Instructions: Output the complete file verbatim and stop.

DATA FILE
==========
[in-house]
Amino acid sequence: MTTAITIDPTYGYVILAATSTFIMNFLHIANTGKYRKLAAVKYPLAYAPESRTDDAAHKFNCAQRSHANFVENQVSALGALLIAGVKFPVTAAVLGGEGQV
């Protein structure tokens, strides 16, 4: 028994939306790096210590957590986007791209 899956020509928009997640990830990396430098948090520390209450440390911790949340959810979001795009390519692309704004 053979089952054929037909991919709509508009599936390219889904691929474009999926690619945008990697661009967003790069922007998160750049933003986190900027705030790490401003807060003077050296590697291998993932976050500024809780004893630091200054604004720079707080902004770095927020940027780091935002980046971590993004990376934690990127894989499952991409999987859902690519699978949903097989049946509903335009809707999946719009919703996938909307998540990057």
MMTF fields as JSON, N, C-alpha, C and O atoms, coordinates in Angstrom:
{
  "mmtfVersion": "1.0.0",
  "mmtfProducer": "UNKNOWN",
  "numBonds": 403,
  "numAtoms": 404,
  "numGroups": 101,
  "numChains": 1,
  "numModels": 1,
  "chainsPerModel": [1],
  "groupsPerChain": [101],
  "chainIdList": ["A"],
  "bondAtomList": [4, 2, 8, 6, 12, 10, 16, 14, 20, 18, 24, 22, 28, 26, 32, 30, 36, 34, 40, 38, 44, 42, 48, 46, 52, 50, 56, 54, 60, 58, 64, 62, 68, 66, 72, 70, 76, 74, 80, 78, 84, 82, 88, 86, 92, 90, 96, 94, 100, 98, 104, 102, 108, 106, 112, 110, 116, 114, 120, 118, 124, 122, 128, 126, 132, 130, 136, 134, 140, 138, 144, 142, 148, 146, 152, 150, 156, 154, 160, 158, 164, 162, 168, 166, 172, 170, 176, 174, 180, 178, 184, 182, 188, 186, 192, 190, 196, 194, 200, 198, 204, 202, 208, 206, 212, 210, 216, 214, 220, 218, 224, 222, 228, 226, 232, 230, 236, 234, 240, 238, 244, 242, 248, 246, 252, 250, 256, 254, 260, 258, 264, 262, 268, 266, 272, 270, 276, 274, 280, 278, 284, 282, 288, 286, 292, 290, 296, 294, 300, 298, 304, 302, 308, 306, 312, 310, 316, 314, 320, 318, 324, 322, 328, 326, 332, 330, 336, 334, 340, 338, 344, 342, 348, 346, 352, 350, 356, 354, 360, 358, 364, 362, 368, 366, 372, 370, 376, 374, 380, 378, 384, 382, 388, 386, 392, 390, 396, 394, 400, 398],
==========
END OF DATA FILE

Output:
[in-house]
Amino acid sequence: MTTAITIDPTYGYVILAATSTFIMNFLHIANTGKYRKLAAVKYPLAYAPESRTDDAAHKFNCAQRSHANFVENQVSALGALLIAGVKFPVTAAVLGGEGQV
């Protein structure tokens, strides 16, 4: 028994939306790096210590957590986007791209 899956020509928009997640990830990396430098948090520390209450440390911790949340959810979001795009390519692309704004 053979089952054929037909991919709509508009599936390219889904691929474009999926690619945008990697661009967003790069922007998160750049933003986190900027705030790490401003807060003077050296590697291998993932976050500024809780004893630091200054604004720079707080902004770095927020940027780091935002980046971590993004990376934690990127894989499952991409999987859902690519699978949903097989049946509903335009809707999946719009919703996938909307998540990057």
MMTF fields as JSON, N, C-alpha, C and O atoms, coordinates in Angstrom:
{
  "mmtfVersion": "1.0.0",
  "mmtfProducer": "UNKNOWN",
  "numBonds": 403,
  "numAtoms": 404,
  "numGroups": 101,
  "numChains": 1,
  "numModels": 1,
  "chainsPerModel": [1],
  "groupsPerChain": [101],
  "chainIdList": ["A"],
  "bondAtomList": [4, 2, 8, 6, 12, 10, 16, 14, 20, 18, 24, 22, 28, 26, 32, 30, 36, 34, 40, 38, 44, 42, 48, 46, 52, 50, 56, 54, 60, 58, 64, 62, 68, 66, 72, 70, 76, 74, 80, 78, 84, 82, 88, 86, 92, 90, 96, 94, 100, 98, 104, 102, 108, 106, 112, 110, 116, 114, 120, 118, 124, 122, 128, 126, 132, 130, 136, 134, 140, 138, 144, 142, 148, 146, 152, 150, 156, 154, 160, 158, 164, 162, 168, 166, 172, 170, 176, 174, 180, 178, 184, 182, 188, 186, 192, 190, 196, 194, 200, 198, 204, 202, 208, 206, 212, 210, 216, 214, 220, 218, 224, 222, 228, 226, 232, 230, 236, 234, 240, 238, 244, 242, 248, 246, 252, 250, 256, 254, 260, 258, 264, 262, 268, 266, 272, 270, 276, 274, 280, 278, 284, 282, 288, 286, 292, 290, 296, 294, 300, 298, 304, 302, 308, 306, 312, 310, 316, 314, 320, 318, 324, 322, 328, 326, 332, 330, 336, 334, 340, 338, 344, 342, 348, 346, 352, 350, 356, 354, 360, 358, 364, 362, 368, 366, 372, 370, 376, 374, 380, 378, 384, 382, 388, 386, 392, 390, 396, 394, 400, 398],